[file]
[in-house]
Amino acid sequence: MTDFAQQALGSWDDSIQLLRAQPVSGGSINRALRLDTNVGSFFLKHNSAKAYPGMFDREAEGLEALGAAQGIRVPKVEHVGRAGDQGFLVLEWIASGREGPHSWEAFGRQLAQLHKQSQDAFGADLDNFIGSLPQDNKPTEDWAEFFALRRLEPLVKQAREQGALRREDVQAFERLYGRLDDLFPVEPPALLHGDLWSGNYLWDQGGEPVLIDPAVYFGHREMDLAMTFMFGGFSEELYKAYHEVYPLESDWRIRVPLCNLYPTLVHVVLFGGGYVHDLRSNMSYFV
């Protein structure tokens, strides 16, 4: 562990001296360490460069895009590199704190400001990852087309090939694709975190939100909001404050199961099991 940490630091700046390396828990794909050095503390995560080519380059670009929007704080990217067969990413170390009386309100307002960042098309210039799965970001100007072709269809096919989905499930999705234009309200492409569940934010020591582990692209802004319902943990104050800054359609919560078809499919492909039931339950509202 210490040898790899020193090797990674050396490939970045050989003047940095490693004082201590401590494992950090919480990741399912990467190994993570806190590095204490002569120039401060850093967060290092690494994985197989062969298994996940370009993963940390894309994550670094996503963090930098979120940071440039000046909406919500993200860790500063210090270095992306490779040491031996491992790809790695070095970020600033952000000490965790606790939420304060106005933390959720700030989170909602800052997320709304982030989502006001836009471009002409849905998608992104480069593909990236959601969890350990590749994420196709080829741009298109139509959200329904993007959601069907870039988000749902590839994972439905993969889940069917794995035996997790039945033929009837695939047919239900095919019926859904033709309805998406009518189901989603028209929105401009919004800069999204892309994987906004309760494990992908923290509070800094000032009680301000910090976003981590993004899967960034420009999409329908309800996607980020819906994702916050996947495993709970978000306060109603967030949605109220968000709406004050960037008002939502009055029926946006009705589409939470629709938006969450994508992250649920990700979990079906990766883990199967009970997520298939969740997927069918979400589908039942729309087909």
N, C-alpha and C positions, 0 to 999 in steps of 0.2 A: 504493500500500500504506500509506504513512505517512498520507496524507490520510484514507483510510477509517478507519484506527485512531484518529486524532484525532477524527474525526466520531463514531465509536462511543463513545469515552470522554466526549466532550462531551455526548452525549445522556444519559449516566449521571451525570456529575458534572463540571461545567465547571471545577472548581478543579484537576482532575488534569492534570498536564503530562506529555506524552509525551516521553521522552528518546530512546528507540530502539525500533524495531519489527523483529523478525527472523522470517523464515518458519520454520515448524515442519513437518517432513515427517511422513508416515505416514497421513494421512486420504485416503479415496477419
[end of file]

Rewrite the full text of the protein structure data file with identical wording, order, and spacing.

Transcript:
[in-house]
Amino acid sequence: MTDFAQQALGSWDDSIQLLRAQPVSGGSINRALRLDTNVGSFFLKHNSAKAYPGMFDREAEGLEALGAAQGIRVPKVEHVGRAGDQGFLVLEWIASGREGPHSWEAFGRQLAQLHKQSQDAFGADLDNFIGSLPQDNKPTEDWAEFFALRRLEPLVKQAREQGALRREDVQAFERLYGRLDDLFPVEPPALLHGDLWSGNYLWDQGGEPVLIDPAVYFGHREMDLAMTFMFGGFSEELYKAYHEVYPLESDWRIRVPLCNLYPTLVHVVLFGGGYVHDLRSNMSYFV
């Protein structure tokens, strides 16, 4: 562990001296360490460069895009590199704190400001990852087309090939694709975190939100909001404050199961099991 940490630091700046390396828990794909050095503390995560080519380059670009929007704080990217067969990413170390009386309100307002960042098309210039799965970001100007072709269809096919989905499930999705234009309200492409569940934010020591582990692209802004319902943990104050800054359609919560078809499919492909039931339950509202 210490040898790899020193090797990674050396490939970045050989003047940095490693004082201590401590494992950090919480990741399912990467190994993570806190590095204490002569120039401060850093967060290092690494994985197989062969298994996940370009993963940390894309994550670094996503963090930098979120940071440039000046909406919500993200860790500063210090270095992306490779040491031996491992790809790695070095970020600033952000000490965790606790939420304060106005933390959720700030989170909602800052997320709304982030989502006001836009471009002409849905998608992104480069593909990236959601969890350990590749994420196709080829741009298109139509959200329904993007959601069907870039988000749902590839994972439905993969889940069917794995035996997790039945033929009837695939047919239900095919019926859904033709309805998406009518189901989603028209929105401009919004800069999204892309994987906004309760494990992908923290509070800094000032009680301000910090976003981590993004899967960034420009999409329908309800996607980020819906994702916050996947495993709970978000306060109603967030949605109220968000709406004050960037008002939502009055029926946006009705589409939470629709938006969450994508992250649920990700979990079906990766883990199967009970997520298939969740997927069918979400589908039942729309087909």
N, C-alpha and C positions, 0 to 999 in steps of 0.2 A: 504493500500500500504506500509506504513512505517512498520507496524507490520510484514507483510510477509517478507519484506527485512531484518529486524532484525532477524527474525526466520531463514531465509536462511543463513545469515552470522554466526549466532550462531551455526548452525549445522556444519559449516566449521571451525570456529575458534572463540571461545567465547571471545577472548581478543579484537576482532575488534569492534570498536564503530562506529555506524552509525551516521553521522552528518546530512546528507540530502539525500533524495531519489527523483529523478525527472523522470517523464515518458519520454520515448524515442519513437518517432513515427517511422513508416515505416514497421513494421512486420504485416503479415496477419